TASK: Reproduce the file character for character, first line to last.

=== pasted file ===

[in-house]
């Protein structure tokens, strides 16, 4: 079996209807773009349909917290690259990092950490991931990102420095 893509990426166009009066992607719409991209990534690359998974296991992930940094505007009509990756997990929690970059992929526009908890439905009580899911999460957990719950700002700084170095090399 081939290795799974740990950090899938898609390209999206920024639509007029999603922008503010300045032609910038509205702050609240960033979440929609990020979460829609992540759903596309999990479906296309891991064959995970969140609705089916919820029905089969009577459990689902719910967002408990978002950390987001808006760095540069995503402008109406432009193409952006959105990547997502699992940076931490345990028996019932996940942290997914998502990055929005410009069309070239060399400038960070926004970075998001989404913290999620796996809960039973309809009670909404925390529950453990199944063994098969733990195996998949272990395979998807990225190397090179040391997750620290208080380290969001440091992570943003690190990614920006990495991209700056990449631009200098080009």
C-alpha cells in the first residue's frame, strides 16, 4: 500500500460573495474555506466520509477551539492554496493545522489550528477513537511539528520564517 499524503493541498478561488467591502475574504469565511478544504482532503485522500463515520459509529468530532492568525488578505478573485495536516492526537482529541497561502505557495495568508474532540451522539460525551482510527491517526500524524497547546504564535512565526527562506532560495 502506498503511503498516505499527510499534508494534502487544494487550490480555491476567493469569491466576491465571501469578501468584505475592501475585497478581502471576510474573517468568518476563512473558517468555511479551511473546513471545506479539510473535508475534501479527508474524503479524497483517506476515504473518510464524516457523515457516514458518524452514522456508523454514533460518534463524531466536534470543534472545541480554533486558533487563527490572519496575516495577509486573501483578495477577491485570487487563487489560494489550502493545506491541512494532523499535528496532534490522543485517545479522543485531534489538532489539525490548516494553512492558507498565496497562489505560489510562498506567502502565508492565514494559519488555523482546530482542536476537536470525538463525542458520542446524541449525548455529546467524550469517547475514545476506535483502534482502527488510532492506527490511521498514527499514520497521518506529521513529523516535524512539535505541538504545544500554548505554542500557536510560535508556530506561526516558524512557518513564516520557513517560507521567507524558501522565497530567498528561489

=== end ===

[in-house]
């Protein structure tokens, strides 16, 4: 079996209807773009349909917290690259990092950490991931990102420095 893509990426166009009066992607719409991209990534690359998974296991992930940094505007009509990756997990929690970059992929526009908890439905009580899911999460957990719950700002700084170095090399 081939290795799974740990950090899938898609390209999206920024639509007029999603922008503010300045032609910038509205702050609240960033979440929609990020979460829609992540759903596309999990479906296309891991064959995970969140609705089916919820029905089969009577459990689902719910967002408990978002950390987001808006760095540069995503402008109406432009193409952006959105990547997502699992940076931490345990028996019932996940942290997914998502990055929005410009069309070239060399400038960070926004970075998001989404913290999620796996809960039973309809009670909404925390529950453990199944063994098969733990195996998949272990395979998807990225190397090179040391997750620290208080380290969001440091992570943003690190990614920006990495991209700056990449631009200098080009």
C-alpha cells in the first residue's frame, strides 16, 4: 500500500460573495474555506466520509477551539492554496493545522489550528477513537511539528520564517 499524503493541498478561488467591502475574504469565511478544504482532503485522500463515520459509529468530532492568525488578505478573485495536516492526537482529541497561502505557495495568508474532540451522539460525551482510527491517526500524524497547546504564535512565526527562506532560495 502506498503511503498516505499527510499534508494534502487544494487550490480555491476567493469569491466576491465571501469578501468584505475592501475585497478581502471576510474573517468568518476563512473558517468555511479551511473546513471545506479539510473535508475534501479527508474524503479524497483517506476515504473518510464524516457523515457516514458518524452514522456508523454514533460518534463524531466536534470543534472545541480554533486558533487563527490572519496575516495577509486573501483578495477577491485570487487563487489560494489550502493545506491541512494532523499535528496532534490522543485517545479522543485531534489538532489539525490548516494553512492558507498565496497562489505560489510562498506567502502565508492565514494559519488555523482546530482542536476537536470525538463525542458520542446524541449525548455529546467524550469517547475514545476506535483502534482502527488510532492506527490511521498514527499514520497521518506529521513529523516535524512539535505541538504545544500554548505554542500557536510560535508556530506561526516558524512557518513564516520557513517560507521567507524558501522565497530567498528561489